America's new coal rush
Utilities' dramatic push to build new plants would boost energy security but hurt the environment.
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But the move back to coal raises environmental concerns. Mr. McIlvaine estimates that if 50 of the 94 planned projects are built, they would add roughly 30 gigawatts or 10 percent of base load generating capacity nationwide. Using industry rules of thumb, he estimates coal consumption would rise about 10 million tons, or 1 percent, from today's 1 billion tons annually. That, in turn, would add 120 million cubic feet of exhaust gases from the stacks every minute of every day for decades to what is currently vented.Skip to next paragraph
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The burning of coal already produces more airborne mercury and greenhouse gases than any other single source. Robert Dickinson, an atmospheric scientist and climate modeler at the Georgia Institute of Technology, calculates the new US coal plants would add roughly one-tenth of 1 percent to the world's annual carbon-dioxide emissions.
"It doesn't sound as bad as SUVs, but we really should be going the other direction," he says. "All these little things add up. How much is east Asia going to add? The rest of the world?"
Utility-industry spokesmen don't confirm or deny the trend. "It kind of runs counter to the information we have, but that said, it doesn't mean it's untrue," says Jason Cuevas, a spokesman for Edison Electric Institute, which represents investor-owned utilities. "Fuel diversity is a good thing. Clean-coal technologies have improved.... Certainly some utilities may believe coal presents a better option."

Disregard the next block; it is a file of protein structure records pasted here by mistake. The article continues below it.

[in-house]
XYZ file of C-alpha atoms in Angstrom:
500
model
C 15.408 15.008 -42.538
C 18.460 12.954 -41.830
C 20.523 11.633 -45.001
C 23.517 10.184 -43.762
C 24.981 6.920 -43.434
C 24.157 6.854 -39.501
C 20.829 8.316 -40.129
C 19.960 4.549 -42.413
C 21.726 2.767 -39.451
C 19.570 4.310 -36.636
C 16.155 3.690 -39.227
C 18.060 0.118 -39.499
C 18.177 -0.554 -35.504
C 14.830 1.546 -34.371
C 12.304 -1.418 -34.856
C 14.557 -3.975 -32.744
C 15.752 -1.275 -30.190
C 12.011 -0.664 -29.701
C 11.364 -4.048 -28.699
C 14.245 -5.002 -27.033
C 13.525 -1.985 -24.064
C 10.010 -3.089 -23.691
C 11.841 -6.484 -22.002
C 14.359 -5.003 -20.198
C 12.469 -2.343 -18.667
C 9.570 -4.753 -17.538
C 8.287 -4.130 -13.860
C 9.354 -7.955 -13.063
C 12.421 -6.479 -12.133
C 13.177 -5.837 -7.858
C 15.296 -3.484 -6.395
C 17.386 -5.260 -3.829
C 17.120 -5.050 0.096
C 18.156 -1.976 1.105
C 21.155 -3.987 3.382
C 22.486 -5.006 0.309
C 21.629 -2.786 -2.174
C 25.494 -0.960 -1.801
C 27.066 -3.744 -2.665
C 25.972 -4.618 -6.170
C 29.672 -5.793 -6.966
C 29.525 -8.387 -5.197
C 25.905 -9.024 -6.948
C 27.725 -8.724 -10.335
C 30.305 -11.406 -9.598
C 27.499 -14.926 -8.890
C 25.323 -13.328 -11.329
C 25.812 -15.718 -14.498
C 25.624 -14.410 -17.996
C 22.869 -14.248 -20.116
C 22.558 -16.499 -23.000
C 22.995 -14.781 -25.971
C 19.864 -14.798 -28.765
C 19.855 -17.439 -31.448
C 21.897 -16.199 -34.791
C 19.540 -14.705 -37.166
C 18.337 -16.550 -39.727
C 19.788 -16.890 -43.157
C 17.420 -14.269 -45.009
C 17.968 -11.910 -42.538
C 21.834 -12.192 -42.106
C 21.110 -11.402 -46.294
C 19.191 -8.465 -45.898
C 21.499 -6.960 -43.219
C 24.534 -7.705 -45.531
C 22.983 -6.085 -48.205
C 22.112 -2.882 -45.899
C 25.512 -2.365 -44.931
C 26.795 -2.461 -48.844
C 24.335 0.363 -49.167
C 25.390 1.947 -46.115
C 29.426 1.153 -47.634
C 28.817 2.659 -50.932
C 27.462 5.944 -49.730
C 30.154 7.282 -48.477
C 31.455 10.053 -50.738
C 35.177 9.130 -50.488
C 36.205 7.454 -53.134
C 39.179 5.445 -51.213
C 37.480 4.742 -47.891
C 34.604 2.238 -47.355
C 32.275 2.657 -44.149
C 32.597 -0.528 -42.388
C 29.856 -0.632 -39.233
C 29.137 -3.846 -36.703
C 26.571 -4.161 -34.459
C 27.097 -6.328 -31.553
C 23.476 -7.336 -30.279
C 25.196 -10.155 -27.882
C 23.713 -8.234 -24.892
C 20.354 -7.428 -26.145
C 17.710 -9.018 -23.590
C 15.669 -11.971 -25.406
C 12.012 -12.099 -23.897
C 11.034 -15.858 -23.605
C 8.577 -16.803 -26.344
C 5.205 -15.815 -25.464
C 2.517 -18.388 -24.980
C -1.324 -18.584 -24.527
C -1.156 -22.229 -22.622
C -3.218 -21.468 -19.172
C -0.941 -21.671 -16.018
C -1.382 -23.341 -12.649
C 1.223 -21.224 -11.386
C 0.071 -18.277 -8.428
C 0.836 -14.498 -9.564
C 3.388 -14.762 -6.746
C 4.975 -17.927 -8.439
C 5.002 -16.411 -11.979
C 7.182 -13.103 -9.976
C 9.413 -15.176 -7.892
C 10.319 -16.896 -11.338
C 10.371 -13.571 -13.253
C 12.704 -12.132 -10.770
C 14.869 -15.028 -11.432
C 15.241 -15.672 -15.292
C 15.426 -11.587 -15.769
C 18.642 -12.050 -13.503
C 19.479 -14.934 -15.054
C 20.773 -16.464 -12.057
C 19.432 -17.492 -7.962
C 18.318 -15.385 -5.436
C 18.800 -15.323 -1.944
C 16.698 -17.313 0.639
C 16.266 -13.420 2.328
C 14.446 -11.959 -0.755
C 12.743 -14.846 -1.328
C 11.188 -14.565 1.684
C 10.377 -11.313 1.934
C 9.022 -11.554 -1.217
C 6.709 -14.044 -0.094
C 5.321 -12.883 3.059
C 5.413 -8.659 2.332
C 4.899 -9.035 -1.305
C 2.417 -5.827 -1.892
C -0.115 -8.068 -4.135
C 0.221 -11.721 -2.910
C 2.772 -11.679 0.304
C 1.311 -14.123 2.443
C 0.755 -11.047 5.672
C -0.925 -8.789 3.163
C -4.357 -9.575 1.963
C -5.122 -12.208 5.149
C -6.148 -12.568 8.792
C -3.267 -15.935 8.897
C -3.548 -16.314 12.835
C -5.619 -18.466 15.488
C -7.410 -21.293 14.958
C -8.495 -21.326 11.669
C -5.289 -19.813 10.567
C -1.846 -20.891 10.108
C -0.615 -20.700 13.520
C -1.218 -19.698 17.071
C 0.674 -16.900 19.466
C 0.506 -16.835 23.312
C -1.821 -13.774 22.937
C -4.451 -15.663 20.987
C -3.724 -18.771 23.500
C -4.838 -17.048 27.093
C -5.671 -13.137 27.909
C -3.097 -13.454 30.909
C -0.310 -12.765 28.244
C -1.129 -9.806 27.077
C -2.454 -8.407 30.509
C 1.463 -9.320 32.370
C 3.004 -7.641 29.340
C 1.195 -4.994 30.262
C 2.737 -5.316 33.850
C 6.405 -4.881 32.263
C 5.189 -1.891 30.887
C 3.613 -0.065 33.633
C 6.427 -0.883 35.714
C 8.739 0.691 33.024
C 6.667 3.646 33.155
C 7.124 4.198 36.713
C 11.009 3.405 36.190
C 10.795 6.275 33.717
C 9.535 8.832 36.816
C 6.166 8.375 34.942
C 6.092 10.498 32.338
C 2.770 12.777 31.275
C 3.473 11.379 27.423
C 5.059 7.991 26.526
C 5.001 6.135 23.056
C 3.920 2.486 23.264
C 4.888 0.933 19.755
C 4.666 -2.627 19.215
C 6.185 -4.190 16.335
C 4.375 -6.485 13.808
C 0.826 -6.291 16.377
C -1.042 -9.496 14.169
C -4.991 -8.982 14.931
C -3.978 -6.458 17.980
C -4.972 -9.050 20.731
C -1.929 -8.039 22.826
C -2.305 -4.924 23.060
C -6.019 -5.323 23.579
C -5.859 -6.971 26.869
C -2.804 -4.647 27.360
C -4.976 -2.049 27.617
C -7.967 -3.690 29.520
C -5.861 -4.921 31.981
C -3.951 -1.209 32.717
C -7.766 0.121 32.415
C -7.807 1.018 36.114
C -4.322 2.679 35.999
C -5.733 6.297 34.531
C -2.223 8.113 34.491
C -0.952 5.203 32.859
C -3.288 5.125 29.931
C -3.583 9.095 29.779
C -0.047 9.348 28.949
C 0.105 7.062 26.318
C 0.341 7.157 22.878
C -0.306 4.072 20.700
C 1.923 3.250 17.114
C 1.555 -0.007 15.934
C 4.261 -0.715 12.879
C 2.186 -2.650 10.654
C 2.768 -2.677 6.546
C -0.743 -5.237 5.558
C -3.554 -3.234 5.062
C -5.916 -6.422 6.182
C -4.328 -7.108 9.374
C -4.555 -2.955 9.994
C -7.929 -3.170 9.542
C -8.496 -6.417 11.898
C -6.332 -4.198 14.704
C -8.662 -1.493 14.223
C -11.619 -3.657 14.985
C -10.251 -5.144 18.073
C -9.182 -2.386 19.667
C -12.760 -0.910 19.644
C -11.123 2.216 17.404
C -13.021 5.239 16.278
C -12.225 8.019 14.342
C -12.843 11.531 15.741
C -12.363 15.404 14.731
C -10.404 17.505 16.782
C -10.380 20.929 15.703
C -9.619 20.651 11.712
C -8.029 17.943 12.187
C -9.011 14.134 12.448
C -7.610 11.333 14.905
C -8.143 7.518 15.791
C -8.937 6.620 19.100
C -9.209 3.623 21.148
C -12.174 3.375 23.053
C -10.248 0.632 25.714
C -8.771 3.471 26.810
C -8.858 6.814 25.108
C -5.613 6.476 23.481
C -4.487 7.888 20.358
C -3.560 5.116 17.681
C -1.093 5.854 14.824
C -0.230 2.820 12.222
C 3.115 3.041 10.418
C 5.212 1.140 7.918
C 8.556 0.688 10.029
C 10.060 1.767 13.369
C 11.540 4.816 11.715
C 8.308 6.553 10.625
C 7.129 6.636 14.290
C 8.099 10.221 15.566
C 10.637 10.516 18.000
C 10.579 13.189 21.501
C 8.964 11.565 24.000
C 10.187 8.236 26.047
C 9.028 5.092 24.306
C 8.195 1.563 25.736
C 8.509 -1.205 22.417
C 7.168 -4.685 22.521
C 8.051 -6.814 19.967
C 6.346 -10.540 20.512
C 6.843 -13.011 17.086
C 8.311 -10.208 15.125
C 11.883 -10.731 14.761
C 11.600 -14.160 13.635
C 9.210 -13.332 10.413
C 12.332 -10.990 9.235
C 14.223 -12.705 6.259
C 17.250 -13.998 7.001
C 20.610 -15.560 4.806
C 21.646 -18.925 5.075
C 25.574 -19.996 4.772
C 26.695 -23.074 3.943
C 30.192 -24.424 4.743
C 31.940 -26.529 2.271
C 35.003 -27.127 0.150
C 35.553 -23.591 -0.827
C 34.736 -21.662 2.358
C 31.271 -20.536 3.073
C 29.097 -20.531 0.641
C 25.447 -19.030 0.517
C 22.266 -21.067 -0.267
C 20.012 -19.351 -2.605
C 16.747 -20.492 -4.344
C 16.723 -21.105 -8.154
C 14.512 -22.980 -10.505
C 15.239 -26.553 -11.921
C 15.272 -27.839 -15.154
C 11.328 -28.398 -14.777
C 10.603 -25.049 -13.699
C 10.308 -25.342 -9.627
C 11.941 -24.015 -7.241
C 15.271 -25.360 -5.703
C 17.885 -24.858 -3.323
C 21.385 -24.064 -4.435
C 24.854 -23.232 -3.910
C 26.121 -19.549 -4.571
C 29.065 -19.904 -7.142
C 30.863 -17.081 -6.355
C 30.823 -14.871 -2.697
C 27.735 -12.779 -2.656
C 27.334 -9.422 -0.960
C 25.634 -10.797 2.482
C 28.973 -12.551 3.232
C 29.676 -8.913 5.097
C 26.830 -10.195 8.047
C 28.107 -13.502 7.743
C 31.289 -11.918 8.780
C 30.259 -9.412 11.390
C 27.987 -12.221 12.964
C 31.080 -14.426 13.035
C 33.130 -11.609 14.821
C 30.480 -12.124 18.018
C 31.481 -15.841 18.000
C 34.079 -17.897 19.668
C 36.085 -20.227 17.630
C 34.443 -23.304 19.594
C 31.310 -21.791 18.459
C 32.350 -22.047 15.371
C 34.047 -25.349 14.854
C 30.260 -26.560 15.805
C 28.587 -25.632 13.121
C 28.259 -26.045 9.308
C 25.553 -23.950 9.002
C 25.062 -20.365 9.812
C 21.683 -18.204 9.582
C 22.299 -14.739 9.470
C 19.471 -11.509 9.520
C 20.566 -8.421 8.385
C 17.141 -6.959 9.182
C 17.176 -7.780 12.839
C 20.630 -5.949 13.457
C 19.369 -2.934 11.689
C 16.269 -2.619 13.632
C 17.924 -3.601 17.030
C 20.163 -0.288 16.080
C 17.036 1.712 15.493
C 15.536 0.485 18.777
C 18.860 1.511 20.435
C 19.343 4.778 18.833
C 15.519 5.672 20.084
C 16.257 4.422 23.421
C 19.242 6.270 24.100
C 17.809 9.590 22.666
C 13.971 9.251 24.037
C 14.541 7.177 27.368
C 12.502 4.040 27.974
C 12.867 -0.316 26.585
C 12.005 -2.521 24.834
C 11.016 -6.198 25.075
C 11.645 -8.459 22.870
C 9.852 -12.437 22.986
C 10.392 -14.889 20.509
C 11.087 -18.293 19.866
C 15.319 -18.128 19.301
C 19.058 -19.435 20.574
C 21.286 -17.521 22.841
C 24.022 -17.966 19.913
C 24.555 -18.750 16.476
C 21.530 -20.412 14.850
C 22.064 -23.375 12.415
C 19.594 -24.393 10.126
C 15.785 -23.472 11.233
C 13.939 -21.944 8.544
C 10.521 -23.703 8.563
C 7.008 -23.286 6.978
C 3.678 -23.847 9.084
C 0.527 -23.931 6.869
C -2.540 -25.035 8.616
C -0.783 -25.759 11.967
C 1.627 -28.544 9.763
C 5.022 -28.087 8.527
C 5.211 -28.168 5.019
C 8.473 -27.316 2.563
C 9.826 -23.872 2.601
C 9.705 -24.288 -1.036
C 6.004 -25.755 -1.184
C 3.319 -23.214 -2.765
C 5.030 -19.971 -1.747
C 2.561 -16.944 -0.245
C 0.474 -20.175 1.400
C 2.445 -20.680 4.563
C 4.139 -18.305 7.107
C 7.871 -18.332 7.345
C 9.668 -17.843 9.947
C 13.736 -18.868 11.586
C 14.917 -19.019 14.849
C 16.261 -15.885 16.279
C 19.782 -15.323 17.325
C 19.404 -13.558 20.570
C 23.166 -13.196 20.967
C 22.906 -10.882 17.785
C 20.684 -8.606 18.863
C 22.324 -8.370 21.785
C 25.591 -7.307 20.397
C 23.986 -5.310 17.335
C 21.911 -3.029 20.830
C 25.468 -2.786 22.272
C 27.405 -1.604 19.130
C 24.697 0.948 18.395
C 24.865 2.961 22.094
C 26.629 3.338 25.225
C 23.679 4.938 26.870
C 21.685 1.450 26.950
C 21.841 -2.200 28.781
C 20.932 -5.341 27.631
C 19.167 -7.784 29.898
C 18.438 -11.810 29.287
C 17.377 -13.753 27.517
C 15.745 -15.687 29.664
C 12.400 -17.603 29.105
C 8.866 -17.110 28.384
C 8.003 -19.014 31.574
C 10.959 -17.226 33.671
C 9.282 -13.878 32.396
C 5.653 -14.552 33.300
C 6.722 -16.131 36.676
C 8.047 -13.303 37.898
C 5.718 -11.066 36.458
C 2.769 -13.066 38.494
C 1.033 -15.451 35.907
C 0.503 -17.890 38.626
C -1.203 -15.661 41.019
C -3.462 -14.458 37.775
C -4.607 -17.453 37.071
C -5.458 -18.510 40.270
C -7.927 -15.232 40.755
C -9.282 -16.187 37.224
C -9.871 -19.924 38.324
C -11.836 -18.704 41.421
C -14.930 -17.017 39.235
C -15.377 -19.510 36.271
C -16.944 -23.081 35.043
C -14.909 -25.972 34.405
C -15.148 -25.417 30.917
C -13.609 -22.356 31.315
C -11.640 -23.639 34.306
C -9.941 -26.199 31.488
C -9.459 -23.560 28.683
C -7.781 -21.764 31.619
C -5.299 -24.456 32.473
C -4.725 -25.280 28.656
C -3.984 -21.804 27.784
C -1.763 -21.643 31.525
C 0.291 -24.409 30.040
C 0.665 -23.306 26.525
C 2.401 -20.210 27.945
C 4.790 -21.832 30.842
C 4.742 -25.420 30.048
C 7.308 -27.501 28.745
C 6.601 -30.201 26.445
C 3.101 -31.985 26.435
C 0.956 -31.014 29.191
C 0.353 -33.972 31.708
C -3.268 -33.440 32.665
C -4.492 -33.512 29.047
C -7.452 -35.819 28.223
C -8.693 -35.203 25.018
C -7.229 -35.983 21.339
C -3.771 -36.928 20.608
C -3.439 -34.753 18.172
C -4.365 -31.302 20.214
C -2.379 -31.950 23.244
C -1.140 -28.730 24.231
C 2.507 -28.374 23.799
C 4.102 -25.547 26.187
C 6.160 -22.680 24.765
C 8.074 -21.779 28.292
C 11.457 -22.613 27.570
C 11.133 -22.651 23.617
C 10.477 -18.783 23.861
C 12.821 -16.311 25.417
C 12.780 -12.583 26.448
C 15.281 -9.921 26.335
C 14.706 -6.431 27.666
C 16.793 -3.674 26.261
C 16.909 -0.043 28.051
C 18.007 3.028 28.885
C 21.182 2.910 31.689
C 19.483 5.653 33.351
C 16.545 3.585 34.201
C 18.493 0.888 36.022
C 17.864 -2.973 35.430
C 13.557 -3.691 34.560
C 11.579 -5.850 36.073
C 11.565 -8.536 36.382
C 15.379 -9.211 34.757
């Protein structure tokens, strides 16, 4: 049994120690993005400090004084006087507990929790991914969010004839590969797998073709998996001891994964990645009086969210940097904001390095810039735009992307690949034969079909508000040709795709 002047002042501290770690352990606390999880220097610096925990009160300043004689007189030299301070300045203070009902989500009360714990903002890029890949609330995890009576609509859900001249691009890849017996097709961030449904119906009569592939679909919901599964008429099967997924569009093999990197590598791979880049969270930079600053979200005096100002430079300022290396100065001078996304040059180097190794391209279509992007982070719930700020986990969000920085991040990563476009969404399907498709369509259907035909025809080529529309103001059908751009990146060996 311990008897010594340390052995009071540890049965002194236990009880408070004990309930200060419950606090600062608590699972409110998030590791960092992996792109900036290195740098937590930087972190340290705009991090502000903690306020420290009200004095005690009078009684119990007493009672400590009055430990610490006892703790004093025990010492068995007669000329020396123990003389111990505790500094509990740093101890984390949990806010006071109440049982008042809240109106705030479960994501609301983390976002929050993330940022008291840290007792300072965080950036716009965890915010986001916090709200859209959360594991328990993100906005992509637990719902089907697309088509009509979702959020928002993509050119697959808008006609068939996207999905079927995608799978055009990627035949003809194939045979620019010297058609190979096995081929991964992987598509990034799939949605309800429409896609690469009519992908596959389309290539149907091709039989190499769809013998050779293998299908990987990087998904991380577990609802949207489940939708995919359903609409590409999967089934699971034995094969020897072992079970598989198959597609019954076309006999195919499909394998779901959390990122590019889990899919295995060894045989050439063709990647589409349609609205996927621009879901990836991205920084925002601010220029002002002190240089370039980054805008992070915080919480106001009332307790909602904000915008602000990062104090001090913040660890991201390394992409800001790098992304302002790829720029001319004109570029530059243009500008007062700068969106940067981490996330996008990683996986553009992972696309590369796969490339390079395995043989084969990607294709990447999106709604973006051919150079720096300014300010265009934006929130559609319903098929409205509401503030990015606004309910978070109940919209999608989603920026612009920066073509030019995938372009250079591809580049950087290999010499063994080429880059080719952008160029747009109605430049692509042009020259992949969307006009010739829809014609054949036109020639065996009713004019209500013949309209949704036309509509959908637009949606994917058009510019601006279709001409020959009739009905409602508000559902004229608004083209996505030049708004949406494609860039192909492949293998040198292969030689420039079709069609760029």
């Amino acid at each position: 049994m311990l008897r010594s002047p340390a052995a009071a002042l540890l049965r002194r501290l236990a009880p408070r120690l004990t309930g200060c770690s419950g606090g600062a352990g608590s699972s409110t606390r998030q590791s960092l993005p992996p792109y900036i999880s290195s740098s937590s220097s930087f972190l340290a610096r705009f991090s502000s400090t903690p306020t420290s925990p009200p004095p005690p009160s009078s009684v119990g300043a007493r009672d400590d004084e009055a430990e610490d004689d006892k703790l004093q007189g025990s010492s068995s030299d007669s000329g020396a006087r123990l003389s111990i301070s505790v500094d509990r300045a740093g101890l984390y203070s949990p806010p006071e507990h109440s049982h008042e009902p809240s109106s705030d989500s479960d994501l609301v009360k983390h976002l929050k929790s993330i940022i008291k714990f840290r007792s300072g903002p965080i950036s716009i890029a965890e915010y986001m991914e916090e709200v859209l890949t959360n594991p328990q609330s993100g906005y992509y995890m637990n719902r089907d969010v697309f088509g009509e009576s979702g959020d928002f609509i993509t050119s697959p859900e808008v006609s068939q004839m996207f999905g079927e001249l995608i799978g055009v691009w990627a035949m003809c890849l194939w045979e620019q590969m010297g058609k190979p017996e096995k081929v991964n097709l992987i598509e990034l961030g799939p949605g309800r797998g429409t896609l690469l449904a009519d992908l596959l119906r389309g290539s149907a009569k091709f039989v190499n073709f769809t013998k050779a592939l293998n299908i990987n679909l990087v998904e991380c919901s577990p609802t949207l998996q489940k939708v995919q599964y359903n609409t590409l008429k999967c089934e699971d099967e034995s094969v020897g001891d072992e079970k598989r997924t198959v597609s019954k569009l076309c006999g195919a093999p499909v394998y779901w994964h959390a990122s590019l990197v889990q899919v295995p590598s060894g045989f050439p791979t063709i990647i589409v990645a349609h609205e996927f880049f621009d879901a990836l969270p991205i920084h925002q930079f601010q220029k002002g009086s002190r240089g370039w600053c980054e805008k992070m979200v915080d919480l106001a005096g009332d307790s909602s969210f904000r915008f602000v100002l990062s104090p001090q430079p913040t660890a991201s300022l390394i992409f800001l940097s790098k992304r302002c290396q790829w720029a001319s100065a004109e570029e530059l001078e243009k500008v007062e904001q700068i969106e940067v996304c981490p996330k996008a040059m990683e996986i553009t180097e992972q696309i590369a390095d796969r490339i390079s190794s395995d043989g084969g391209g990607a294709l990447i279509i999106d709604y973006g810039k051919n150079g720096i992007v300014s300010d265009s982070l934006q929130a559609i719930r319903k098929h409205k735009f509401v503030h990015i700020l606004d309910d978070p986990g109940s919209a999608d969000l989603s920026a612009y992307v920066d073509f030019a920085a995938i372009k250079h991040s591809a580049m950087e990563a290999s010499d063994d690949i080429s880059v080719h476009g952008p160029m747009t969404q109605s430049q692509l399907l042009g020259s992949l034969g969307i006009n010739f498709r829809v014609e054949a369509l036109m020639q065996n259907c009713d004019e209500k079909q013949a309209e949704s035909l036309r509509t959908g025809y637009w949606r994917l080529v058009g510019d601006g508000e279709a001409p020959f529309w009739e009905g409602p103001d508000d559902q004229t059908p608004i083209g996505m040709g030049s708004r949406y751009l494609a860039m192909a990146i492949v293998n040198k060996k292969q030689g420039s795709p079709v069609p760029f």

Some critics say coal's comeback is stealthy because most new plants are still in private planning, and the public permitting process hasn't started for most.
Gerald Heinrich first heard about the new coal-fired power plant proposed for Elwood, Ill., when Illinois Gov. Rod Blagojevich unveiled plans for the plant last April. The 495-foot smokestacks would be just eight miles from his home and immediately next to the first federally designated tall-grass prairie preserve.
"It was a total shock to everyone," he says. "It was done in a way to keep it secret, to make sure it was a done deal when it became public."
Illinois officials deny the process has been anything but open. "We've got vast coal resources, so we've been openly very supportive of coal and we've promoted it," says Laura Hunter, a spokeswoman for the Illinois Department of Commerce and Economic Opportunity.
Elwood is one of the few places in the nation where private planning has reached the public stage. Residents of this quiet, semirural community of about 1,000 people knew a plant was planned - but were told repeatedly it was for a gas-fired turbine generator, not a coal-burning power plant, Mr. Heinrich says.
Then last spring, construction permits were filed for a coal plant. A petition drive last fall showed overwhelming opposition to the plant. The Sierra Club has filed two legal challenges, stalling the project.
Indeck Energy Services, based in Buffalo Grove, Ill., expects its new 660-megawatt plant in Elwood to start up in 2007, employ 80 workers, and create 200 state coal-mining jobs. Calls seeking comment were not returned.
"We're all done making public comments," says a secretary who answered the phone for an Indeck official.